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Faith Matters: My pilgrimage to explore racial identity

  • Rev. Kate Stevens of the United Church of Christ at her Charlemont home. December 6, 2017. Recorder Staff/Paul Franz

  • Rev. Kate Stevens of the United Church of Christ at her Charlemont home. December 6, 2017. Recorder Staff/Paul Franz

  • Rev. Kate Stevens of the United Church of Christ at her Charlemont home. Recorder Staff/Paul Franz



Charlemont
Friday, January 12, 2018

“The battle is and always has been a battle for the hearts and minds of White people in this country. The fight against racism is our issue. It’s not something that we’re called on to help People of Color with. We need to become involved with it as if our lives depended on it because really, in truth, they do.”

— Anne Braden

In the gospel of Luke, Jesus preaches at his home synagogue from the book of Isaiah: “The Spirit of the Lord is upon me, because God has anointed me to bring good news to the poor. God has sent me to proclaim release to the captives and recovery of sight to the blind and to let the oppressed go free.”

All people of faith must wrestle with the chasm between the original blessing that we read about in Genesis and the current realities of division, prejudice and various forms of oppression. Imago dei is the concept that tells us that we were all — men and women — created in the image of God. We are God’s beloved children — Jew or Greek, slave or free — all are created in the image of God. Yet we live in a world where racial identity is not just noticed but weighed and valued. This ranking of one racial group over another flies in the face of our belief in God’s inclusive love.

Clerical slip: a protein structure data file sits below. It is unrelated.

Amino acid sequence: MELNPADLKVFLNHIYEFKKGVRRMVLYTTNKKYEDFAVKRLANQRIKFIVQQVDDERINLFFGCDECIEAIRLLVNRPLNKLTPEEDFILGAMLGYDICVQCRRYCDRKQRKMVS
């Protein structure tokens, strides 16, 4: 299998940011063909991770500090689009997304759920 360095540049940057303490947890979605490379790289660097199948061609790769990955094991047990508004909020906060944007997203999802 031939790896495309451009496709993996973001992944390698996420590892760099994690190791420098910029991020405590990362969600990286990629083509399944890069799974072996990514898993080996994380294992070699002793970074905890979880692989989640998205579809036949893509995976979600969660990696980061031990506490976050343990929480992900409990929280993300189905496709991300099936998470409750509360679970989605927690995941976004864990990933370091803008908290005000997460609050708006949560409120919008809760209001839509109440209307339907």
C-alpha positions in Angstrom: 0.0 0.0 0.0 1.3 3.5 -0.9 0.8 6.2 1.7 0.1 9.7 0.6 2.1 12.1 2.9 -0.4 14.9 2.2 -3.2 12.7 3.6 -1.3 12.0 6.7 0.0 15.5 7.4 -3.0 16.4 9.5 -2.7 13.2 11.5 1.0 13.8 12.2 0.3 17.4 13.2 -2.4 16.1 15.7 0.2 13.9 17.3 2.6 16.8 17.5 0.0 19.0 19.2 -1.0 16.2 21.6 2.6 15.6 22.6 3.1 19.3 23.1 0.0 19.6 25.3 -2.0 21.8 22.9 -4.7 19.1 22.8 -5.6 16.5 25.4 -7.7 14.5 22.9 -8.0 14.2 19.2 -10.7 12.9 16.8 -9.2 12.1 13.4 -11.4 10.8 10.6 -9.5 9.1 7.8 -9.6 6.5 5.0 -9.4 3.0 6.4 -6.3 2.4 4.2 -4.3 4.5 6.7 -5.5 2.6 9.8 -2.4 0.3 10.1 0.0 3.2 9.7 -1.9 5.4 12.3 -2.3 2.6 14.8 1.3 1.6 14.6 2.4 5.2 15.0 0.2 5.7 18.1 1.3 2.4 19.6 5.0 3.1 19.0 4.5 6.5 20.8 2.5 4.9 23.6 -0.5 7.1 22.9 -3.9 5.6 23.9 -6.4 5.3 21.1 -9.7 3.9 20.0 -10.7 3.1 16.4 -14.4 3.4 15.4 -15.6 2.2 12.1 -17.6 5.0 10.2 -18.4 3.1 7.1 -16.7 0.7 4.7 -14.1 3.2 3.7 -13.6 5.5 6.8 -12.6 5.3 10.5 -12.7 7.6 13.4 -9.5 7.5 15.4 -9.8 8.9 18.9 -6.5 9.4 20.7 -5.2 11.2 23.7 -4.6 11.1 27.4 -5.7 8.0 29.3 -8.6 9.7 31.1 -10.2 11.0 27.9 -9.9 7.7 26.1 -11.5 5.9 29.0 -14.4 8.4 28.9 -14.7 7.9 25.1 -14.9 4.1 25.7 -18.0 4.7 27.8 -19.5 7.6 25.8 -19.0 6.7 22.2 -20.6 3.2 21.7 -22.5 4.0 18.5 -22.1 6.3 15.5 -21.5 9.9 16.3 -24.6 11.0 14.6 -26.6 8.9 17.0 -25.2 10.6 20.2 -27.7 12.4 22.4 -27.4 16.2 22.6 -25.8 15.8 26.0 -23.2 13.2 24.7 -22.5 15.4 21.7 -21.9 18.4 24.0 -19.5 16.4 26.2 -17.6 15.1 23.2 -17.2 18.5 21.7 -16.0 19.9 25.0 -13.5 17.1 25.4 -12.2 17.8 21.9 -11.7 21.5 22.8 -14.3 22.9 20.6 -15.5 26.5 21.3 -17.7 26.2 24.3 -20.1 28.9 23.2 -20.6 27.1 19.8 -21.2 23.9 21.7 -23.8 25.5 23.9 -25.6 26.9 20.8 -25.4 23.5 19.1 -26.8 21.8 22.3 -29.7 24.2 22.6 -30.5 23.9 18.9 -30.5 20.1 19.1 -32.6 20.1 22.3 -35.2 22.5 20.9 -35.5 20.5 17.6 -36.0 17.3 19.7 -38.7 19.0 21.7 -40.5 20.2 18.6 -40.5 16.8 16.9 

This country was founded on principles of equality, justice and democracy. But this country was also founded on the practices of genocide (of native peoples) and racial oppression (in the form of slavery, Jim Crow and mass incarceration). Today, we continue to see a system of white supremacy that says white people are superior and people of color are inferior. This contradicts our own faith traditions.

I am undertaking a pilgrimage to explore what this “good news” means in today’s context. Specifically, I want to learn more about racial history, racism and cultural identity (including whiteness and white privilege). By early January, I will have begun a three-month journey to the US Southeast — Virginia, North Carolina, South Carolina, Georgia, Alabama, Tennessee and Kentucky. I will end this pilgrimage in my childhood city of Pittsburgh, Penn., to look more carefully at my own racial identity and to examine what it meant to grow up white in a very divided city.

I want my pilgrimage to be one of deep listening. I want to better understand the construct of race and how it is related to the larger concept of cultural identity. I want to keep asking why we have racism and how US racism is unique. And I want to continue to discover and observe programs that make a difference, that work to counter the systemic racism that is currently injuring our nation.

I feel called to this study and this pilgrimage not because it is my role as a minister to help those who suffer and are oppressed. I do this because it is about my own healing and my own faith journey. It’s my way home. And I hope to be able to share my insights and my ongoing questions when I return.

The good news is that we are all beloved children of God but as Fannie Lou Hamer says, “Nobody’s free until everybody’s free.”

The (second) Poor People’s Campaign

April 4, 2018 is the 50th anniversary of the death of Martin Luther King, Jr. He was killed in 1968, just months after announcing the Poor People’s Campaign. The Poor People’s Campaign, or Poor People’s March on Washington, was an effort to gain economic justice for poor people in the United States. It was organized by Martin Luther King Jr. and carried out under the leadership of Ralph Abernathy in the wake of King’s assassination.

The campaign demanded economic and human rights for poor Americans of all backgrounds. After presenting an organized set of demands to Congress, participants set up a 3,000-person protest camp on the Washington Mall, where they stayed for six weeks in the spring of 1968.

In honor of this anniversary, the Rev. William Barber, among others, is organizing a Poor People’s Campaign: A National Call for Moral Revival beginning Mother’s Day 2018 and culminating in a large gathering in Washington, D.C. in June. See the Poor People’s Campaign website or Facebook page to learn more.